And at just such a time, Juan Diego has a vision; and the woman he sees looks nothing like the statues of Christ’s mother he saw in church. This woman looked suspiciously like the mother goddess his people had revered, to whom they had turned for comfort and support…and yet, she was Christ’s mother. And most surprising of all, she spoke to Juan Diego in Nahuatl, which was the language of his own people. And as the legend unfolds, this mysterious figure does amazing things — roses appear in the middle of winter on a hilltop, her image is miraculously imposed on Juan Diego’s cape, and maybe most miraculously of all, the bishop comes to believe in Juan Diego and his vision. The figure he met on that December day in a place his people knew was holy became the symbol of survival, and hope; Our Lady of Guadalupe became the symbol that the Holy One knows who matters, who has value even when those in charge think otherwise.  And Juan Diego discovered that God speaks the language of those who need God most:  the ones whose value is denied, whose identity is under attack, who would seem to be hopeless and lost. 

Our Lady of Guadalupe became the champion of our neighbors, our brothers and sisters to the south who were once the people of this land where we live. She is the patron of Mexico, and even a Church that at first scoffed at the story has come to realize that the love people have for her cannot, and will not, be challenged.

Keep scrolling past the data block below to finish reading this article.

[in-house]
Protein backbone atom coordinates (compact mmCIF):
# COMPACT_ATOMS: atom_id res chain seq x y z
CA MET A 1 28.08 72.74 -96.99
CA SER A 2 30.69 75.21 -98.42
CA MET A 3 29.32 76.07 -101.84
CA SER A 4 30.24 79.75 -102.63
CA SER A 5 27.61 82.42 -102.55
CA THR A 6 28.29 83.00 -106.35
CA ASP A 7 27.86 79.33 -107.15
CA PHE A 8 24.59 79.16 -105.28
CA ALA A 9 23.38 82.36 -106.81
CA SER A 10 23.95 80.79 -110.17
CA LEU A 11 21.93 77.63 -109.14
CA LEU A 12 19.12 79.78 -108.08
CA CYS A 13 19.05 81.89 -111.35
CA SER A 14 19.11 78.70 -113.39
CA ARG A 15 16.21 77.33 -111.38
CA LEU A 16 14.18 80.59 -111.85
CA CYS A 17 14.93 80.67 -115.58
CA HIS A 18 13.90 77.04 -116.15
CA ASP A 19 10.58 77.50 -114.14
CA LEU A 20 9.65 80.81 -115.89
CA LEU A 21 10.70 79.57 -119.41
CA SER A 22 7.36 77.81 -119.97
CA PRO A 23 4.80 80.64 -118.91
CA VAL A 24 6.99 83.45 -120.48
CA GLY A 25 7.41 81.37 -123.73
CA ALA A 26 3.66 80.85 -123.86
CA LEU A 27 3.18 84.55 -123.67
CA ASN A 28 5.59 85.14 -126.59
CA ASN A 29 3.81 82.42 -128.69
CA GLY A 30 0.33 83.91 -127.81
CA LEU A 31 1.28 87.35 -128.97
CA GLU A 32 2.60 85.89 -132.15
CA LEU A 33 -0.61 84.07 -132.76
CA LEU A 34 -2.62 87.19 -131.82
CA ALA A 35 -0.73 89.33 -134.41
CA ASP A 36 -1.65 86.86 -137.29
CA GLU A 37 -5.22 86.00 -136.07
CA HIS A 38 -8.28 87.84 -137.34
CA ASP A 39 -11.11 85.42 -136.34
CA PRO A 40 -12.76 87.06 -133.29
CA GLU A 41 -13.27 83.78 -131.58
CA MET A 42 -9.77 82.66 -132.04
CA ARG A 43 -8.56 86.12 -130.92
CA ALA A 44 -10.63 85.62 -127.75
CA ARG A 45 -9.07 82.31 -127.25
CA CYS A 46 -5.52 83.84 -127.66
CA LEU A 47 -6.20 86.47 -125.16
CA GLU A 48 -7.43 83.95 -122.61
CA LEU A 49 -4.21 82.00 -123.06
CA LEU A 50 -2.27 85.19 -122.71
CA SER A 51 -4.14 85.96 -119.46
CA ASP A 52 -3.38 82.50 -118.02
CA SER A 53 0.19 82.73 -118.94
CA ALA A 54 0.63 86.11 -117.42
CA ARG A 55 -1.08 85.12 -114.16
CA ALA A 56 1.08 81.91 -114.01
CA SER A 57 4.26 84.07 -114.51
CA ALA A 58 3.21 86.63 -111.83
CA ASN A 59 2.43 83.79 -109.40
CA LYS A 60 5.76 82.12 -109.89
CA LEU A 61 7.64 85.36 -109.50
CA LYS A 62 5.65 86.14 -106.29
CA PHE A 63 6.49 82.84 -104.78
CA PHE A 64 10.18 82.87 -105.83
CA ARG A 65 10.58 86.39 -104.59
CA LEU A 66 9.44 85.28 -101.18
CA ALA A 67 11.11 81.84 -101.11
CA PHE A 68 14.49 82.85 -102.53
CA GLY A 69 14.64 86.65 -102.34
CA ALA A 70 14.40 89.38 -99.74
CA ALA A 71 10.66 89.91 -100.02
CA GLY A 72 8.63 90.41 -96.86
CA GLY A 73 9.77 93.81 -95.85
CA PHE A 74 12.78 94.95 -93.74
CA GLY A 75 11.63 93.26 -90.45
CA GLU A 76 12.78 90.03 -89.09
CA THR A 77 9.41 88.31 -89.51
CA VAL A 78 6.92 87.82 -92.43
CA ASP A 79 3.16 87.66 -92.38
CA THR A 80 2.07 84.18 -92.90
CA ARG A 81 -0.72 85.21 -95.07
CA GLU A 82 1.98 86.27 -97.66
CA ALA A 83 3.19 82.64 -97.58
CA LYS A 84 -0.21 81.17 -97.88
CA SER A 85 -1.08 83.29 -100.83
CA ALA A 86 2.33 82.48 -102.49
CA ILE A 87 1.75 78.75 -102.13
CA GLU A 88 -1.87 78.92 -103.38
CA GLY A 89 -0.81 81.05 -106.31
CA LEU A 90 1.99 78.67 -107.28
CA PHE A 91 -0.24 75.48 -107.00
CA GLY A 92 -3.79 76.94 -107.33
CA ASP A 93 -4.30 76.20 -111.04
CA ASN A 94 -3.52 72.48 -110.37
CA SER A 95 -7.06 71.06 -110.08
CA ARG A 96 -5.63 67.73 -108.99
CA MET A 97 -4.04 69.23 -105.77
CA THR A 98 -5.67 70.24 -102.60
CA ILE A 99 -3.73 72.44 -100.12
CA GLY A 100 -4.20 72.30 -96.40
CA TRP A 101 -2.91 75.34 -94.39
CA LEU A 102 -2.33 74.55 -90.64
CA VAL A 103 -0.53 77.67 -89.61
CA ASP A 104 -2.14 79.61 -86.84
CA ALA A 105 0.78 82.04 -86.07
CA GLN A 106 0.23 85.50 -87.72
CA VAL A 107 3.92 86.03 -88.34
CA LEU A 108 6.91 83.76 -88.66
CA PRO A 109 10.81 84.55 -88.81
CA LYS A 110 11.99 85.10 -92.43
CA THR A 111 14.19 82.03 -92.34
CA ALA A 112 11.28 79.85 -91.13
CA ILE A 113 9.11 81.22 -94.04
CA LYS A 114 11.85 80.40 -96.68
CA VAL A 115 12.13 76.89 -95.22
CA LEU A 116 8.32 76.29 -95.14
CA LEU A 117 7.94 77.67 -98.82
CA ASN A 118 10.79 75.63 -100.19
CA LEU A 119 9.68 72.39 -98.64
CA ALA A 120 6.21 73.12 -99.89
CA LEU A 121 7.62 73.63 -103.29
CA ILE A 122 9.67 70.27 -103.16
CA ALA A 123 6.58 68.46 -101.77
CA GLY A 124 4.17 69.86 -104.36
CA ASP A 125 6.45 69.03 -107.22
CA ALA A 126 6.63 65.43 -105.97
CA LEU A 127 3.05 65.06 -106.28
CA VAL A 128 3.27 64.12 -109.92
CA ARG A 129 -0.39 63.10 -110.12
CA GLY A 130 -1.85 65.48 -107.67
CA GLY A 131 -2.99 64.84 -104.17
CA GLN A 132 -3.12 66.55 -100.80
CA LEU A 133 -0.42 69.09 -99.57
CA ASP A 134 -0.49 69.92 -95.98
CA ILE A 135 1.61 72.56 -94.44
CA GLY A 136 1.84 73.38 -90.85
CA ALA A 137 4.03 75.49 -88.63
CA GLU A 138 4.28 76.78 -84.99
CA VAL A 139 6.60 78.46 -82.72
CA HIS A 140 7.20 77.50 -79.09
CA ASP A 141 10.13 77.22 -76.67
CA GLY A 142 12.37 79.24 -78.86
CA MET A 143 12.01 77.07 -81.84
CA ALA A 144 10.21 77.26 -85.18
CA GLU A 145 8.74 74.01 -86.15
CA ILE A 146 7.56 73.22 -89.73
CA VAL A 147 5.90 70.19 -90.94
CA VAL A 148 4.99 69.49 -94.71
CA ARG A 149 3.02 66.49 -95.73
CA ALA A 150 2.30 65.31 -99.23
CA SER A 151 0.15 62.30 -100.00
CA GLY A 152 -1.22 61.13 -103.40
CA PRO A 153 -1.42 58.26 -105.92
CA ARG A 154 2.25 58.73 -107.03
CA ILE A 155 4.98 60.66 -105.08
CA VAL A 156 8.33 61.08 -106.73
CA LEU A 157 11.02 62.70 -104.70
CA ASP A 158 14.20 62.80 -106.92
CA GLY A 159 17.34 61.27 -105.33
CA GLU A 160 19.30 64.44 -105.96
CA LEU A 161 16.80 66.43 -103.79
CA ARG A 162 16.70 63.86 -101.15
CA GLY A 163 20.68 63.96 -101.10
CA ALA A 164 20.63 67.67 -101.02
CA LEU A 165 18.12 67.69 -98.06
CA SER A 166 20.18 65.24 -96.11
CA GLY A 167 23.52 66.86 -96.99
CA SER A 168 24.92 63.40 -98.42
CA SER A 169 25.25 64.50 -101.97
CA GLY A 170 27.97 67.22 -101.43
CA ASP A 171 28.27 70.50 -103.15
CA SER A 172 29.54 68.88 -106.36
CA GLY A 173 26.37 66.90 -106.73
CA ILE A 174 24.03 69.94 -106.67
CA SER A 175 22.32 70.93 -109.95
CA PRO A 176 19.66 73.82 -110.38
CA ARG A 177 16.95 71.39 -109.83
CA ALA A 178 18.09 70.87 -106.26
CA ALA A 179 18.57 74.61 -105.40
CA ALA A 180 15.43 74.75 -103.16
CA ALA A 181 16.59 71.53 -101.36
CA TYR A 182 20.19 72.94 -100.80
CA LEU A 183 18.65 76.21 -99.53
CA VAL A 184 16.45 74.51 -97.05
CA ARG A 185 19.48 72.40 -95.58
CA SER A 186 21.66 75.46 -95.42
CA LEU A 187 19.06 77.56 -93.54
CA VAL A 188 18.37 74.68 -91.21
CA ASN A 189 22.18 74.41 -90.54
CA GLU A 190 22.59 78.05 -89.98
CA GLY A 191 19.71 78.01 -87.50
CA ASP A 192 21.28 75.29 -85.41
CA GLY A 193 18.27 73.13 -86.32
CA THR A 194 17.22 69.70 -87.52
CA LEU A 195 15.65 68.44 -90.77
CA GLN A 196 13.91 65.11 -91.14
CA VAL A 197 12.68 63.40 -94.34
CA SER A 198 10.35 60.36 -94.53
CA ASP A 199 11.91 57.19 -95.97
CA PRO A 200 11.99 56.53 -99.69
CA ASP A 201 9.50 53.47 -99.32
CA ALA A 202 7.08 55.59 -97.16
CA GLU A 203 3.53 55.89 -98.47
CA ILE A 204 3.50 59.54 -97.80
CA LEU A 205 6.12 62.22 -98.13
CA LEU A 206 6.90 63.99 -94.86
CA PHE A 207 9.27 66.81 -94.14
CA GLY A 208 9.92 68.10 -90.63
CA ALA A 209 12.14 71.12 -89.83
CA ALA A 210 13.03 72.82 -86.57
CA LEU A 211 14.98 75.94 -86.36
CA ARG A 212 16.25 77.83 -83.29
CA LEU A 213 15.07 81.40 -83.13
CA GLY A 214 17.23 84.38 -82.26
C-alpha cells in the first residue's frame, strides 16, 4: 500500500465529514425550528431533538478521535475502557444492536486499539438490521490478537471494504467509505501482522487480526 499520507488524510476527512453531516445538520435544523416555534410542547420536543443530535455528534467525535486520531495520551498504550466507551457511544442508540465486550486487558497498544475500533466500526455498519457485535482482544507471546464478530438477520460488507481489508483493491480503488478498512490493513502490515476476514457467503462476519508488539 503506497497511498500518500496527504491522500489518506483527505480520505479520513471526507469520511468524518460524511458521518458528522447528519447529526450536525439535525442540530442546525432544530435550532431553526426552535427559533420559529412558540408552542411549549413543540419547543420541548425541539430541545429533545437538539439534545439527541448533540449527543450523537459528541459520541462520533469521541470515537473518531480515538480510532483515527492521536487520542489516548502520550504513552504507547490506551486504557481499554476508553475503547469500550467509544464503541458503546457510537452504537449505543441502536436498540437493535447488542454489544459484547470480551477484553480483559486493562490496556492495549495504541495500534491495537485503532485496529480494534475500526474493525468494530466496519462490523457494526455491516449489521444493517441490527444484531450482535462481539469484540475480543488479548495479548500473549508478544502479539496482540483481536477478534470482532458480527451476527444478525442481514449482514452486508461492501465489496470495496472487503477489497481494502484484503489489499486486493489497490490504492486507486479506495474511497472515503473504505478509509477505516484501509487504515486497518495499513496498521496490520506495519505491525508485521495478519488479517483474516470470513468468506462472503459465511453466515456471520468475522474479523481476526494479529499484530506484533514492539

The descendants of Juan Diego and his people have endured centuries of struggle, and they still do. Their country was pillaged by their conquerors. A church that should have been on their side chose instead to support those conquerors and their descendants who owned most of the land and kept the mass of the people in conditions of  misery. The struggle for freedom, for a sense of identity and self-worth has been a struggle of centuries. But always, in times of suffering and in times of struggle, the Virgin of Guadalupe has been the sign that God was still with them. And in our own time, when the descendants of all the Juan Diegos have made their way north in search of life instead of death, the Virgin has gone with them — only now she speaks Spanish. When Cesar Chavez led migrant workers in the fields of California to demand a better life, the Virgin of Guadalupe was heir patron, because she still remains the sign that whatever the forces of oppression and death may say, nevertheless — Emmanuel. God with us.